A mentally-ill British grandfather is among more than 19,000 people on death row around the world, according to a new report from Amnesty International.
The case of Mohammad Asghar, from Edinburgh, who was sentenced to death in Pakistan last year after being convicted of blasphemy, features in the human rights campaigners’ annual review of the death penalty worldwide.
There have been intense fears for Mr Asghar’s safety and repeated calls for him to be freed since he was shot and wounded by a guard at the Rawalpindi prison where he was being held in September last year.
Mohammad Asghar is among at least 19,000 people on death row around the world, according to Amnesty.
The Amnesty report concluded that the grandfather, who is in his 70s, was one of at least 19,094 people who were under a death sentence by the end of 2014.
Overall, there was a 28% increase in the number of death sentences last year compared to the previous year, the campaign body concluded.
In 2014 at least 2,466 death sentences were handed down in 55 countries around the world, compared to 1,925 the year before – an increase Amnesty said was largely driven by developments in Nigeria and Egypt.
Nigerian courts issued at least 659 death sentences, a jump of more than 500 compared to 2013, while Egyptian courts handed out at least 509 death sentences, 400 more than the year before, Amnesty said.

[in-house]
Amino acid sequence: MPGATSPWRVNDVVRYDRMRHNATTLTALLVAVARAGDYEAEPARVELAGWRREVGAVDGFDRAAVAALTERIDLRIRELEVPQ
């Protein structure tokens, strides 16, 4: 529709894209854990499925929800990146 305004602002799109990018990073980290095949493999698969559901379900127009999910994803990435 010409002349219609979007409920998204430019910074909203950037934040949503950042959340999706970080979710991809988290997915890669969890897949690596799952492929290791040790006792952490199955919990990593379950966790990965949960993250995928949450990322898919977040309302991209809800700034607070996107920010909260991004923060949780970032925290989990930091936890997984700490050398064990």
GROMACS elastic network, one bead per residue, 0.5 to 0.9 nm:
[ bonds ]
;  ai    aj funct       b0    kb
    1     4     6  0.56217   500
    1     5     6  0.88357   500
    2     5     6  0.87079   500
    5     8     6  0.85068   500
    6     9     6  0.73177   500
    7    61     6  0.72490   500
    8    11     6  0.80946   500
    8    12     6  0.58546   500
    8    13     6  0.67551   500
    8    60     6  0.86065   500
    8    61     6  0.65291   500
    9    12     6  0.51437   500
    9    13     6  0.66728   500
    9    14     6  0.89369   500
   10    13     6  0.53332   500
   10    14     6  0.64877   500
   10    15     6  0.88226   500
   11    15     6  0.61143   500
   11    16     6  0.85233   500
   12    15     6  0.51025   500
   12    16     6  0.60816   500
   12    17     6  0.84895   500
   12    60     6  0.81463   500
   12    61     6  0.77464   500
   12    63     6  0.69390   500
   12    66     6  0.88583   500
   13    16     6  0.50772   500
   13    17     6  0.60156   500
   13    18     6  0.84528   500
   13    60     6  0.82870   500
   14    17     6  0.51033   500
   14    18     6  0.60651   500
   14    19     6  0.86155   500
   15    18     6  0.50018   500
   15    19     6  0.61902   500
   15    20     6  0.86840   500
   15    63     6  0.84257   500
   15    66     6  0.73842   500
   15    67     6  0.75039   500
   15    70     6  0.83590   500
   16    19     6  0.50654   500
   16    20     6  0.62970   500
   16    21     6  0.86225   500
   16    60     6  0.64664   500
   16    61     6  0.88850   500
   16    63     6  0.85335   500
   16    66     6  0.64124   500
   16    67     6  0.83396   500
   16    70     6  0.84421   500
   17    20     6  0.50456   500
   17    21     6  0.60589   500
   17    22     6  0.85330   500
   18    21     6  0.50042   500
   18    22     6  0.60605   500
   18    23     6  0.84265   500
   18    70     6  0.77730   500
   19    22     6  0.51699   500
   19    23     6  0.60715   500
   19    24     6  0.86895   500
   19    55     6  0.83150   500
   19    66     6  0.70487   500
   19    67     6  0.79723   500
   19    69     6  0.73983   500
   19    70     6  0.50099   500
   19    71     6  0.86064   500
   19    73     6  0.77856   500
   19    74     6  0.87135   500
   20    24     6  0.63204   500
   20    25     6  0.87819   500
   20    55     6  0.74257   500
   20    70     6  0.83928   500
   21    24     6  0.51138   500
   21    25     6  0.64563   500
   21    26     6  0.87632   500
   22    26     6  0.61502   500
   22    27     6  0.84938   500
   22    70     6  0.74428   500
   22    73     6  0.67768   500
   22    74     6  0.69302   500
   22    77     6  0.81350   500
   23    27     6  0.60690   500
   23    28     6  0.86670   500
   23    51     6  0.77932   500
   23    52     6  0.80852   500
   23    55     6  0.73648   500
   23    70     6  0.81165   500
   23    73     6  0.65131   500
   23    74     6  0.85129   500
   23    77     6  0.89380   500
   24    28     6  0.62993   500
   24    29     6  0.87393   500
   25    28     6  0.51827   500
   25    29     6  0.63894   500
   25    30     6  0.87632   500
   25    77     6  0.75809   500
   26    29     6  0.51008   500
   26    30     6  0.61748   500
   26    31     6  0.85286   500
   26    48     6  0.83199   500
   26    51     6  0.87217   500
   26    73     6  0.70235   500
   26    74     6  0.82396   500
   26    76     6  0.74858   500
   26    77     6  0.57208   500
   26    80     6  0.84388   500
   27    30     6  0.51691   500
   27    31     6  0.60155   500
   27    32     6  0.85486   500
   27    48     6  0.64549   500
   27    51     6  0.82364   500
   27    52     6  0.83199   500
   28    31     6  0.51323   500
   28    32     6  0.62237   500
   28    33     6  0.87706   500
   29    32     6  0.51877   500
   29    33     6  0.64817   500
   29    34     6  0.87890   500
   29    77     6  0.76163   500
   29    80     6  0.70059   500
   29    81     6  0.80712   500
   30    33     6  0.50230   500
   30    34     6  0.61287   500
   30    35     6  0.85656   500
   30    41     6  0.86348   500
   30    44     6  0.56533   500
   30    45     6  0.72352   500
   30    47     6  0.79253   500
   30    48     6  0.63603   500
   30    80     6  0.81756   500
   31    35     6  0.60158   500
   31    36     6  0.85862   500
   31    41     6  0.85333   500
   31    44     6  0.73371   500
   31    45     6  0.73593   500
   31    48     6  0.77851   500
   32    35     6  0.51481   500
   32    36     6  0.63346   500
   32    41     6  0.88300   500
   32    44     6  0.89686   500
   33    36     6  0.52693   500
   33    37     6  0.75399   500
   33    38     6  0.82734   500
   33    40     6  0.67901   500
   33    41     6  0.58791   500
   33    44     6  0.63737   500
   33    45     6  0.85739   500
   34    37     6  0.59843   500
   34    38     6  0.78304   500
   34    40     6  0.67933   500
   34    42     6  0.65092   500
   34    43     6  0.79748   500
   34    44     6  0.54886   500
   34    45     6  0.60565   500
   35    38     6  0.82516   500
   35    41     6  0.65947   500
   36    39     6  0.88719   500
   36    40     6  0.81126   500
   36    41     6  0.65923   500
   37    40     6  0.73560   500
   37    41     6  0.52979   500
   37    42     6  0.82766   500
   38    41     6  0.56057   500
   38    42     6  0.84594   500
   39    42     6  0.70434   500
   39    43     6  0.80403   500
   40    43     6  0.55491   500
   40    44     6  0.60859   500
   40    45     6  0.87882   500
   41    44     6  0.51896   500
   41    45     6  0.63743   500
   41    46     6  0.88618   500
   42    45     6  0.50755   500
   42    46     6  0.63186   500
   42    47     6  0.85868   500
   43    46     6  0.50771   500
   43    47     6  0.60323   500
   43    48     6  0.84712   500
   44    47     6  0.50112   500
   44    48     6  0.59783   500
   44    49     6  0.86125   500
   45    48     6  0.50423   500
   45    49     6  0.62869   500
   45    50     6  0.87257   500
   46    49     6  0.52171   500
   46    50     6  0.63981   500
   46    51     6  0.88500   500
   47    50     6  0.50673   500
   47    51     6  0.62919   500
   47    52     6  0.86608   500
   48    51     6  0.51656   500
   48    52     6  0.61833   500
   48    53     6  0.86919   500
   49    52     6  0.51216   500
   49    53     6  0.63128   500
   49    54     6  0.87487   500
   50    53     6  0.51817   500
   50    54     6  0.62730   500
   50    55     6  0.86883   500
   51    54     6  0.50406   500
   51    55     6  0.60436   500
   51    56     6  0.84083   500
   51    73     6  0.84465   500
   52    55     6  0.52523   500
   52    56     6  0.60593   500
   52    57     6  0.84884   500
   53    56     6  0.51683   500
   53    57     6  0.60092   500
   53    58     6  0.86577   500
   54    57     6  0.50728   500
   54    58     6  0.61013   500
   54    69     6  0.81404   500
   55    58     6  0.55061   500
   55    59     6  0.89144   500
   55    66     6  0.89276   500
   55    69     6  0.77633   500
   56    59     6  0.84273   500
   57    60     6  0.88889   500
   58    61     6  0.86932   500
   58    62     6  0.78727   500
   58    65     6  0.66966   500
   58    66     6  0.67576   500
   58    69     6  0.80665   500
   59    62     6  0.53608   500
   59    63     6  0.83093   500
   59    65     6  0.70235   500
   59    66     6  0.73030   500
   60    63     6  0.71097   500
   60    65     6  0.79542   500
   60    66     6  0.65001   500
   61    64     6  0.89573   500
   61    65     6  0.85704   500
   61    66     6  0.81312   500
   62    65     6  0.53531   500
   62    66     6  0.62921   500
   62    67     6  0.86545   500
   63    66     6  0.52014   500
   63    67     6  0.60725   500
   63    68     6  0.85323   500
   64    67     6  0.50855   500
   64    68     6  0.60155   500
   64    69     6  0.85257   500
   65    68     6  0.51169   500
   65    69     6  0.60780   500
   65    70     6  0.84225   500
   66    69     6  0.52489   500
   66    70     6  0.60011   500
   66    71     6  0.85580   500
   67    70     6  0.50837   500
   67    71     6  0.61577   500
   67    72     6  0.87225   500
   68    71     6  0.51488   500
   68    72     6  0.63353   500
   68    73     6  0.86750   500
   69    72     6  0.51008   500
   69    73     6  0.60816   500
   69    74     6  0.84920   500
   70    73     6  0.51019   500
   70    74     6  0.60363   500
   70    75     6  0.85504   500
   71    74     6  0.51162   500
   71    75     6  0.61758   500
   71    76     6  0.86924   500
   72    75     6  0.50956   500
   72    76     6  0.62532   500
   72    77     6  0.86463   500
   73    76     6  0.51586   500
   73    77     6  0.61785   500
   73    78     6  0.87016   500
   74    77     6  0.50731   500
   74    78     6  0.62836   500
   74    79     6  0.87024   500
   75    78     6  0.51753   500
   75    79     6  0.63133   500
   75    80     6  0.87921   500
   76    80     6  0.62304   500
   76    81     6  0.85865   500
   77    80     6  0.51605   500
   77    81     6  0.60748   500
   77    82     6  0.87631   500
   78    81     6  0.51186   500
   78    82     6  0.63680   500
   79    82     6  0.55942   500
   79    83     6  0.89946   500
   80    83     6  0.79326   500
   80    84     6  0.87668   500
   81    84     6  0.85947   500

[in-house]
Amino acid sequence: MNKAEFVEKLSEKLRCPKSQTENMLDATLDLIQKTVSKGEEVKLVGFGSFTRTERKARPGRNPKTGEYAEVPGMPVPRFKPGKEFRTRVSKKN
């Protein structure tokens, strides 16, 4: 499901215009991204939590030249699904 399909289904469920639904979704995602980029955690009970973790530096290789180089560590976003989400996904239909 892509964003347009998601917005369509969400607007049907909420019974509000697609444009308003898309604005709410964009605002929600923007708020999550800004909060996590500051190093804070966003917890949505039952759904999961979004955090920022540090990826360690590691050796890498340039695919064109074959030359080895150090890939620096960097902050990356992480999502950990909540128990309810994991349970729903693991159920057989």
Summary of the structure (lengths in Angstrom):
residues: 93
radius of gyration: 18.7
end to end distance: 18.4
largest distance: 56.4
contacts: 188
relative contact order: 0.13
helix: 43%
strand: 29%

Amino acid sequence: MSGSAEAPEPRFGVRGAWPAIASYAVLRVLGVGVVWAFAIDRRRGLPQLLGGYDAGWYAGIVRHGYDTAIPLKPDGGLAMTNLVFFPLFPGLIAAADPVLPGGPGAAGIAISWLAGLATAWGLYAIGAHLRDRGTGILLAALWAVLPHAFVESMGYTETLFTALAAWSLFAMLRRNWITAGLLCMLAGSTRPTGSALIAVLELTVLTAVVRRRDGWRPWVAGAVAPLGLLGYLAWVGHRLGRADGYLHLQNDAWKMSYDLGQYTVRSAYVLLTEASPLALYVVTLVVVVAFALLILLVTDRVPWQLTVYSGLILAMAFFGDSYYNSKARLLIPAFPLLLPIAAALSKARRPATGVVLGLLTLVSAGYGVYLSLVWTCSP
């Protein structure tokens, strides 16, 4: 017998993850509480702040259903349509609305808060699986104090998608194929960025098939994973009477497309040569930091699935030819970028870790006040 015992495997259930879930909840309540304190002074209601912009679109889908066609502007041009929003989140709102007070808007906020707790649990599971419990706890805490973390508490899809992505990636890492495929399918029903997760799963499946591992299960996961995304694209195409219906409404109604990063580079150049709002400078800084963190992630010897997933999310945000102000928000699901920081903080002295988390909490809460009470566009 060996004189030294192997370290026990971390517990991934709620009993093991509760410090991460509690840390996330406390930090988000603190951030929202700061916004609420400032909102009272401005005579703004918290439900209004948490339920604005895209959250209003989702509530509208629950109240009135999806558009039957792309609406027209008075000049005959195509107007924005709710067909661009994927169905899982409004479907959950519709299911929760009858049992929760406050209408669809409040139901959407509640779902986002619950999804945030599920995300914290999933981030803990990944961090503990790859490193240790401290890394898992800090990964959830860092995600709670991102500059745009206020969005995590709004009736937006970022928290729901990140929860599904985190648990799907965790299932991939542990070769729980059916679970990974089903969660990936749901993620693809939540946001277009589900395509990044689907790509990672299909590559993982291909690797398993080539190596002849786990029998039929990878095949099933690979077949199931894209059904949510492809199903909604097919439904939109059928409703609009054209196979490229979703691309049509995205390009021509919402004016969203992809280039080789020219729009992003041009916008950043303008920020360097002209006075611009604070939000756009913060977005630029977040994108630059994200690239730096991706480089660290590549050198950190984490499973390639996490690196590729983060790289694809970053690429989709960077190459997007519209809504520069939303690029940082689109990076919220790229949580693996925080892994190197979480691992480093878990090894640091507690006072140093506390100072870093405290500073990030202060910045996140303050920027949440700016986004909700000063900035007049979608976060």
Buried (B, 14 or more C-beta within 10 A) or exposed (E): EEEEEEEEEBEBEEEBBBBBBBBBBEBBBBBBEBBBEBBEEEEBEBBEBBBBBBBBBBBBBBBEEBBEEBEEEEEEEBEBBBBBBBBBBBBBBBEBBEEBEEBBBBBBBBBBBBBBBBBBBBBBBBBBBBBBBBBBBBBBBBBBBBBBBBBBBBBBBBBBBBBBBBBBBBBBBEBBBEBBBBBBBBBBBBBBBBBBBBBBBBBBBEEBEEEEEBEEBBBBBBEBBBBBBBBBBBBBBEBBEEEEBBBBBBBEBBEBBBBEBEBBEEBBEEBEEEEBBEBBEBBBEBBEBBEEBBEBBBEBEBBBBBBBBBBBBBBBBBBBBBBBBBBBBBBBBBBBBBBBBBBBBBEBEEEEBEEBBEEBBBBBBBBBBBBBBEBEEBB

The figures, contained in the 76-page report, also show that least 607 executions were known to have been carried out in 2014. This is compared to 778 in 2013, a drop of 22%.
The other countries making up the world’s top five executioners in 2014 were Iran, Saudi Arabia and the US, according to the report. China is excluded from the figures as the number of executions remains a state secret.
Amnesty International’s secretary general, Salil Shetty, said: “In a year when abhorrent summary executions by armed groups were branded on the global consciousness like never before, it is appalling that governments are themselves resorting to more executions in a knee-jerk reaction to combat terrorism and crime.
“It is shameful that so many states around the world are essentially playing with people’s lives – putting people to death for ‘terrorism’ or to quell internal instability on the ill-conceived premise of deterrence.”
Mr Asghar, a British national of Pakistani origin, was diagnosed with paranoid schizophrenia in the UK in 2010, before he moved to Pakistan.
He was convicted of blasphemy in 2014 and sentenced to death. Despite his diagnosis in the UK, the Pakistan Court ruled he was sane.
His appeal was pending before the Lahore High Court at the end of the year and he remained in hospital at that stage.
Mr Asghar’s lawyer believes his client is at risk of being killed if returned to prison because of the blasphemy charge.
Another Briton on death row is Cheltenham grandmother Lindsay Sandiford, who is under a death sentence in Indonesia following a 2013 drug trafficking conviction over cocaine found in the lining of her suitcase.
Amnesty said her death sentence has been upheld on appeal and she is at risk of execution this year.